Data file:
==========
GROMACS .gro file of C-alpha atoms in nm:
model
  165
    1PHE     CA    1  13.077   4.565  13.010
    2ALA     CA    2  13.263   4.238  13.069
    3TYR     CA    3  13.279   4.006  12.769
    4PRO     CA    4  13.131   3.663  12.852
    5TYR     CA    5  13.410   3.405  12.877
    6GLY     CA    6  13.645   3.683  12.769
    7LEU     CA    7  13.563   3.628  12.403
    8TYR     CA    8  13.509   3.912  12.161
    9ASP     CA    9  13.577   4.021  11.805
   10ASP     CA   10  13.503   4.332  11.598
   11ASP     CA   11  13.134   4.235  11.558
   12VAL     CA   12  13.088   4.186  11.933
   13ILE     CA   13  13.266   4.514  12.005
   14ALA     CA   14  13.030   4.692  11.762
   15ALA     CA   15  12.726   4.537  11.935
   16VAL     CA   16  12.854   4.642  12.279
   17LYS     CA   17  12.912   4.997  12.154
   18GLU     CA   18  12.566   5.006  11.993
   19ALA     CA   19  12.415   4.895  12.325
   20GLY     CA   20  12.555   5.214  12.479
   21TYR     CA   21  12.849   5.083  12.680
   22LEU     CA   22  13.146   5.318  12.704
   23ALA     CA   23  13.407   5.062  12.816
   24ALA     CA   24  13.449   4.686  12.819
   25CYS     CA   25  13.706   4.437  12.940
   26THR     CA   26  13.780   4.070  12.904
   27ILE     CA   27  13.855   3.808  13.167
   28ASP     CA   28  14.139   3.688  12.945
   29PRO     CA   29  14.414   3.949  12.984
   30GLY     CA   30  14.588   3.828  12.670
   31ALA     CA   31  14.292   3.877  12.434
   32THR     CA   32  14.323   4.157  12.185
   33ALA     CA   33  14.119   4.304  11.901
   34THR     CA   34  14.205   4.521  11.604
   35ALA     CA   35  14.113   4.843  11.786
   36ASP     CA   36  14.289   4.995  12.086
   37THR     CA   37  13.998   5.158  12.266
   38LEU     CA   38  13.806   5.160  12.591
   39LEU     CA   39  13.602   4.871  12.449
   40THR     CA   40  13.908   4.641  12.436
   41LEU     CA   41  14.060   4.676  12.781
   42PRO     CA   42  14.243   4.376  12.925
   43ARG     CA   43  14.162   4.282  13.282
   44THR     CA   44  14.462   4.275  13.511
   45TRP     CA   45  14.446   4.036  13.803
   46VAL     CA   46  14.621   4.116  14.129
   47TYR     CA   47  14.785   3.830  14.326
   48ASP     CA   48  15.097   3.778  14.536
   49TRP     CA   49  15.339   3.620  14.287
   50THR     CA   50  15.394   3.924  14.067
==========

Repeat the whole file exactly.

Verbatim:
GROMACS .gro file of C-alpha atoms in nm:
model
  165
    1PHE     CA    1  13.077   4.565  13.010
    2ALA     CA    2  13.263   4.238  13.069
    3TYR     CA    3  13.279   4.006  12.769
    4PRO     CA    4  13.131   3.663  12.852
    5TYR     CA    5  13.410   3.405  12.877
    6GLY     CA    6  13.645   3.683  12.769
    7LEU     CA    7  13.563   3.628  12.403
    8TYR     CA    8  13.509   3.912  12.161
    9ASP     CA    9  13.577   4.021  11.805
   10ASP     CA   10  13.503   4.332  11.598
   11ASP     CA   11  13.134   4.235  11.558
   12VAL     CA   12  13.088   4.186  11.933
   13ILE     CA   13  13.266   4.514  12.005
   14ALA     CA   14  13.030   4.692  11.762
   15ALA     CA   15  12.726   4.537  11.935
   16VAL     CA   16  12.854   4.642  12.279
   17LYS     CA   17  12.912   4.997  12.154
   18GLU     CA   18  12.566   5.006  11.993
   19ALA     CA   19  12.415   4.895  12.325
   20GLY     CA   20  12.555   5.214  12.479
   21TYR     CA   21  12.849   5.083  12.680
   22LEU     CA   22  13.146   5.318  12.704
   23ALA     CA   23  13.407   5.062  12.816
   24ALA     CA   24  13.449   4.686  12.819
   25CYS     CA   25  13.706   4.437  12.940
   26THR     CA   26  13.780   4.070  12.904
   27ILE     CA   27  13.855   3.808  13.167
   28ASP     CA   28  14.139   3.688  12.945
   29PRO     CA   29  14.414   3.949  12.984
   30GLY     CA   30  14.588   3.828  12.670
   31ALA     CA   31  14.292   3.877  12.434
   32THR     CA   32  14.323   4.157  12.185
   33ALA     CA   33  14.119   4.304  11.901
   34THR     CA   34  14.205   4.521  11.604
   35ALA     CA   35  14.113   4.843  11.786
   36ASP     CA   36  14.289   4.995  12.086
   37THR     CA   37  13.998   5.158  12.266
   38LEU     CA   38  13.806   5.160  12.591
   39LEU     CA   39  13.602   4.871  12.449
   40THR     CA   40  13.908   4.641  12.436
   41LEU     CA   41  14.060   4.676  12.781
   42PRO     CA   42  14.243   4.376  12.925
   43ARG     CA   43  14.162   4.282  13.282
   44THR     CA   44  14.462   4.275  13.511
   45TRP     CA   45  14.446   4.036  13.803
   46VAL     CA   46  14.621   4.116  14.129
   47TYR     CA   47  14.785   3.830  14.326
   48ASP     CA   48  15.097   3.778  14.536
   49TRP     CA   49  15.339   3.620  14.287
   50THR     CA   50  15.394   3.924  14.067